Rosemary Feurer

Current Research

My research and teaching interests focus on understanding the political economy of social conflict.  I focus on labor issues and conflict within the context of U.S. capitalist development spatially, socially and economically during the late nineteenth and twentieth century. Radical Unionism in the Midwest, 1900-1950 (2006) explored labor radicalism as well as political repression of an important cohort of businessmen determined to make the Midwest a location of capitalist accumulation. I am finishing a monograph, Labor Rights and Freedom Struggles, 1890-1930 as well as a documentary on the Illinois mine wars. Also on the horizon for me is a new biography of Mother Jones, the renowned labor activist and agitator of the Gilded Age and Progressive Era.  I have always connected my research to public history projects, including tours, electronic media, oral history and video production. I manage the largest website on labor history in the U.S. and one on Mother Jones.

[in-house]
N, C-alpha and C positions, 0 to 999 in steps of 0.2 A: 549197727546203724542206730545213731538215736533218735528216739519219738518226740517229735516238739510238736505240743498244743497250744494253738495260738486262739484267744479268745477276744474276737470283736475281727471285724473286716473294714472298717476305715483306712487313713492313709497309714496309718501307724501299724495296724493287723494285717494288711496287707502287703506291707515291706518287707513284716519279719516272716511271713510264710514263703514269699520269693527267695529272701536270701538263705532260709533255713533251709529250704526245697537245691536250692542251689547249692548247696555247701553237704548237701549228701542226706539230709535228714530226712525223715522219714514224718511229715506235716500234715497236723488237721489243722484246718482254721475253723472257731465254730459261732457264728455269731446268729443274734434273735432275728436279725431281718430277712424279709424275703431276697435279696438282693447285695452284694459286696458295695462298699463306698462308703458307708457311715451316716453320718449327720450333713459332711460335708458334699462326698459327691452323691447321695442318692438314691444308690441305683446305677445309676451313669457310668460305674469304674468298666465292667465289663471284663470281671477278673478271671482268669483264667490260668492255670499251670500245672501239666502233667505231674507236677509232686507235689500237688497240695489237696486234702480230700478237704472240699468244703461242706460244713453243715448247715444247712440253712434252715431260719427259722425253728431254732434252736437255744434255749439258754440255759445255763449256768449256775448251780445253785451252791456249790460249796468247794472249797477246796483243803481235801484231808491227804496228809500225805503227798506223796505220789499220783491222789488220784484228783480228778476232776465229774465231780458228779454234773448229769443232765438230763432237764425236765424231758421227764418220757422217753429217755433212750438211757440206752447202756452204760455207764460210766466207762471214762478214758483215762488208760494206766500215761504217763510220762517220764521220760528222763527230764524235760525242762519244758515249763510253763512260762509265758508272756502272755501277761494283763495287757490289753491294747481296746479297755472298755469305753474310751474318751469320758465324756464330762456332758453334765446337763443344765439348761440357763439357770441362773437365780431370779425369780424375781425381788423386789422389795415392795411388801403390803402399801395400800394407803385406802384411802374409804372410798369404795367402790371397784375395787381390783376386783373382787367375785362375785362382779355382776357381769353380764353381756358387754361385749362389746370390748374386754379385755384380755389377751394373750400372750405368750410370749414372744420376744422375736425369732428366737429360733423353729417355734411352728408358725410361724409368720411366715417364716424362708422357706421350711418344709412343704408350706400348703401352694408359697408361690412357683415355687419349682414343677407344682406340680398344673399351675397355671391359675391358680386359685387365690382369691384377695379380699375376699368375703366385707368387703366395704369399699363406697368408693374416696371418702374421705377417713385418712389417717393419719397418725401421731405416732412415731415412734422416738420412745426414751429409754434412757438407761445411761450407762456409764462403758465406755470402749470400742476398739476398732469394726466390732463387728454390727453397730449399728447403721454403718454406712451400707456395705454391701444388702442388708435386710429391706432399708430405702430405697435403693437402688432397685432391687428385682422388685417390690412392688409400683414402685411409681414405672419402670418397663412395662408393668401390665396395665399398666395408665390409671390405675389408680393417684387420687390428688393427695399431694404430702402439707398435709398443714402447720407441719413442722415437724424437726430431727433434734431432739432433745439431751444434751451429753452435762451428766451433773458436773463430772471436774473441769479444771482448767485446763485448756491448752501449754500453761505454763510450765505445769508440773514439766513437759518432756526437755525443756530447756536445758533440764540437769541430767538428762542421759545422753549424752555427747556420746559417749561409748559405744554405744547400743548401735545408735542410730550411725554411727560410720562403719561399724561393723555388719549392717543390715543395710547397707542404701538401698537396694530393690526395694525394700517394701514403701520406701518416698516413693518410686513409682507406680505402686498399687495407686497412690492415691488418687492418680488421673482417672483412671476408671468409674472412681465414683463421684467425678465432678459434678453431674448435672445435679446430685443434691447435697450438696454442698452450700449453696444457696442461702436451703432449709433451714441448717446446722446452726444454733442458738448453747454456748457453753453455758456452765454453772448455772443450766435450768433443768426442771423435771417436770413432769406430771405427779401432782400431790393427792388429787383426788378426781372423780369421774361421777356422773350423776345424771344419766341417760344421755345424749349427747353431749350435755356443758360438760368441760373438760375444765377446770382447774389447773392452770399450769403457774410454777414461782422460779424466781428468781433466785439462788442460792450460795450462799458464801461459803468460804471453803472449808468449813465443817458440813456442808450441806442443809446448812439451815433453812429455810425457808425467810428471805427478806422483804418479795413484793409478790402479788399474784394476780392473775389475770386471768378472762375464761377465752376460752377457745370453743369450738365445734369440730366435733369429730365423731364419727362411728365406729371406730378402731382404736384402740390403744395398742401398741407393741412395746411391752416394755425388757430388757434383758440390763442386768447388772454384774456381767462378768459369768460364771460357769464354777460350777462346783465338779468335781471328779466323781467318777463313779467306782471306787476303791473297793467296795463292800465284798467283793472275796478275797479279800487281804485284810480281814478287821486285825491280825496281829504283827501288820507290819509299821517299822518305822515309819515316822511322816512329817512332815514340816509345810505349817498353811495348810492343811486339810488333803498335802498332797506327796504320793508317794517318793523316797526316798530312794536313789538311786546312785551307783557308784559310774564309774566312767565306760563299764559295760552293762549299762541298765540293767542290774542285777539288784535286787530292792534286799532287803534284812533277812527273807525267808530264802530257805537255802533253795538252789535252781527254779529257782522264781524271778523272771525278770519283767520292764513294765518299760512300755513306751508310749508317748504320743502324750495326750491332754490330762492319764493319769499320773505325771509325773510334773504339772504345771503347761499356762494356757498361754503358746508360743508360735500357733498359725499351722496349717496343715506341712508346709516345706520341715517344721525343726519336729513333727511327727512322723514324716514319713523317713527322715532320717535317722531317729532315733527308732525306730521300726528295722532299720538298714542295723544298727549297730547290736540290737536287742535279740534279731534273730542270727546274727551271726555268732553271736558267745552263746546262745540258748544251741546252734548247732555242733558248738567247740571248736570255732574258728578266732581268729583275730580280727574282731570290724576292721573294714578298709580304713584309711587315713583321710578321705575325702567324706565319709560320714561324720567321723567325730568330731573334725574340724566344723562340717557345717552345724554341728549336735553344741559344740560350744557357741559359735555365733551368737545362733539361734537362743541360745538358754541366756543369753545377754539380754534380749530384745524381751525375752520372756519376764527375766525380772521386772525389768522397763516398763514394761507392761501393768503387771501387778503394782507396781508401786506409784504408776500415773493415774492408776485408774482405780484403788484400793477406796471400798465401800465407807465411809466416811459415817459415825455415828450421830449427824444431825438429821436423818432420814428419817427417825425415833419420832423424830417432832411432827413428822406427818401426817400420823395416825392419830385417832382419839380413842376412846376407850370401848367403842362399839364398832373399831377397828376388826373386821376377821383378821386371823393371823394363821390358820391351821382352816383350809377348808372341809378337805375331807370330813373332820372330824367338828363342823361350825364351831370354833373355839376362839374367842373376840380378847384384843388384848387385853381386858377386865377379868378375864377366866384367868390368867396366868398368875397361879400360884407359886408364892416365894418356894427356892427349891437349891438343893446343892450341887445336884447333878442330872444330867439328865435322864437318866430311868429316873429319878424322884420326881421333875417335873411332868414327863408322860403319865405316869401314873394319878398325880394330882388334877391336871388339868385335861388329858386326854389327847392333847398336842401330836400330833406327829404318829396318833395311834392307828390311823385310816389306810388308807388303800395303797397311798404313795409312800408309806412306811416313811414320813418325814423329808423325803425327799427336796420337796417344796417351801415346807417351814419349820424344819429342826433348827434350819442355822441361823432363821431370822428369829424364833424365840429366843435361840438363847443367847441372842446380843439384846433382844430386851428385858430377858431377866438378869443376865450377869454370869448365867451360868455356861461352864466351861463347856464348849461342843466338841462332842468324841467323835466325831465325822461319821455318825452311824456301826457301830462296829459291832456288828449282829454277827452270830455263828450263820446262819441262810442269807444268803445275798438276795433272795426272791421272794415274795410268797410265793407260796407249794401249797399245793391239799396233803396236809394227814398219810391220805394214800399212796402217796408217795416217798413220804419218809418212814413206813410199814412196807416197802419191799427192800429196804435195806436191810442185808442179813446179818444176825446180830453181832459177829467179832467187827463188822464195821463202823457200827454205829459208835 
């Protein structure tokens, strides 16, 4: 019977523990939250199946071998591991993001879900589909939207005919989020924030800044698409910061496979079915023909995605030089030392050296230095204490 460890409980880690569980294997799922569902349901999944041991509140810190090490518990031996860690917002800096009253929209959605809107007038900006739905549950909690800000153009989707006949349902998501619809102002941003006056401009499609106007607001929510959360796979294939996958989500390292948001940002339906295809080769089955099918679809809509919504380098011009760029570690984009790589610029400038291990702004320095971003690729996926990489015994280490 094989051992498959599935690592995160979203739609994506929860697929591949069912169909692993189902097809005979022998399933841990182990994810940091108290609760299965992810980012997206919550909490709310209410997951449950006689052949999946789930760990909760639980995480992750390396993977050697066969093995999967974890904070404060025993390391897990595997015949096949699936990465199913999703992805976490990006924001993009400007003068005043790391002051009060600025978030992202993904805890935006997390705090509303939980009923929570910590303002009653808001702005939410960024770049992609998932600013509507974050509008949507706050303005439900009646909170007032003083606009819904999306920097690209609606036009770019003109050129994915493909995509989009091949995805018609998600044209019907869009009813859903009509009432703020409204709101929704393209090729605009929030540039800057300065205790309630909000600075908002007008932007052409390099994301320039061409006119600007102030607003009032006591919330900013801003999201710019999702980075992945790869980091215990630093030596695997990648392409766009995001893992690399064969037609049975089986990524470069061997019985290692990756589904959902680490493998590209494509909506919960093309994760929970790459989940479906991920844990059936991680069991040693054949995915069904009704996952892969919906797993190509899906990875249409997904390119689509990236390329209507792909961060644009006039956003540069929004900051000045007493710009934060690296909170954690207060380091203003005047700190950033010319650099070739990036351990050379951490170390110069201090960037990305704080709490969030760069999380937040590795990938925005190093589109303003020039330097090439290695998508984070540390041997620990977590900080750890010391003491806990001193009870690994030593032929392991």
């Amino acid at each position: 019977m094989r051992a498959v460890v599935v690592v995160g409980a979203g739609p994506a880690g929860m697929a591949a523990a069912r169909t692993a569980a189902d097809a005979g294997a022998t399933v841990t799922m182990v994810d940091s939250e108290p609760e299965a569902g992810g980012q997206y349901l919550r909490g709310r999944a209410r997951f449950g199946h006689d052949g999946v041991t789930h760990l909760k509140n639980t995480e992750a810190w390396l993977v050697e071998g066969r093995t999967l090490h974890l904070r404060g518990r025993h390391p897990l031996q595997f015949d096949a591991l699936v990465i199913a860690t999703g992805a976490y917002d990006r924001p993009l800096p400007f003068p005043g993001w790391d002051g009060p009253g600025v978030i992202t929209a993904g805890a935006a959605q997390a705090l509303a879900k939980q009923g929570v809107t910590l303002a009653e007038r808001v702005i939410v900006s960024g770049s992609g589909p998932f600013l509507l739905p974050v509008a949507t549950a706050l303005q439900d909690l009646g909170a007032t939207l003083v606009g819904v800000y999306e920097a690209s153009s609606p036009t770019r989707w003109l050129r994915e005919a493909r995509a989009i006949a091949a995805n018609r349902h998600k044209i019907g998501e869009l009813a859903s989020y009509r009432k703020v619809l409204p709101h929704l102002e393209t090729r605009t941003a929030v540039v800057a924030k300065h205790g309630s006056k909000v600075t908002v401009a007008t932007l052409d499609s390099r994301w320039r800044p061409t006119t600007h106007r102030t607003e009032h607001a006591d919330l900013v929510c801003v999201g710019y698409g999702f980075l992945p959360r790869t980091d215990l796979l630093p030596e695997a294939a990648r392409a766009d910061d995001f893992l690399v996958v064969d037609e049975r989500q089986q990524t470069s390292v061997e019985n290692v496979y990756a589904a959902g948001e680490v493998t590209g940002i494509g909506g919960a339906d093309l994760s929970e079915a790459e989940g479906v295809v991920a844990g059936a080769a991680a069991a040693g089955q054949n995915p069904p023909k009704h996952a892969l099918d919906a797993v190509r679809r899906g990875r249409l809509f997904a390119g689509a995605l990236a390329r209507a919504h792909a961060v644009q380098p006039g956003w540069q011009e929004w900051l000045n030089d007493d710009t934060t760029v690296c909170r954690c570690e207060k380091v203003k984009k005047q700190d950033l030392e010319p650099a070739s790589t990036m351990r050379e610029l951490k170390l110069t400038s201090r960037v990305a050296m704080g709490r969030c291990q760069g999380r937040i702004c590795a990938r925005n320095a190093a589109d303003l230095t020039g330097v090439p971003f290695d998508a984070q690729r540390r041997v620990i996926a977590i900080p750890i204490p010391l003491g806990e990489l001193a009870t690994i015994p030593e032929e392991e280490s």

Major Publications


Documentary Film

Articles/Book Chapters

  • "Mother Jones: A Global History of Struggle and Remembrance: From Cork, Ireland to Illinois." Illinois Heritage May 2013.
  • "Labor’s Community-Based Economic and Environmental Planning, and Cold War Politics: The UE’s St. Louis District, 1941-1946." In Shelton Stromquist, ed. Labor's Cold War: Local Politics in a Global Context. Urbana: University of Illinois Press, 2008.
  • "Learning From and Rethinking the Staley Struggle of the 1990s," WorkingUSA: The Journal of Labor and Society 13 (1) March 2010, 153-168.
  • "Union Myths versus Union Democracy," Labor: Studies in Working-Class History of the Americas, Spring 2012 9(2).

Teaching Interests

I have taught numerous courses in U.S. history, including Labor History, U.S. Capitalism, Social Protest Movements, Radicalism, Political Repression, and the U.S. Survey.

Courses Taught

See my webpage for more information.

Rosemary Feurer

Rosemary Feurer

Associate Professor

Ph.D., Washington University, St. Louis, 1997

20th Century U.S., Labor

Zulauf 618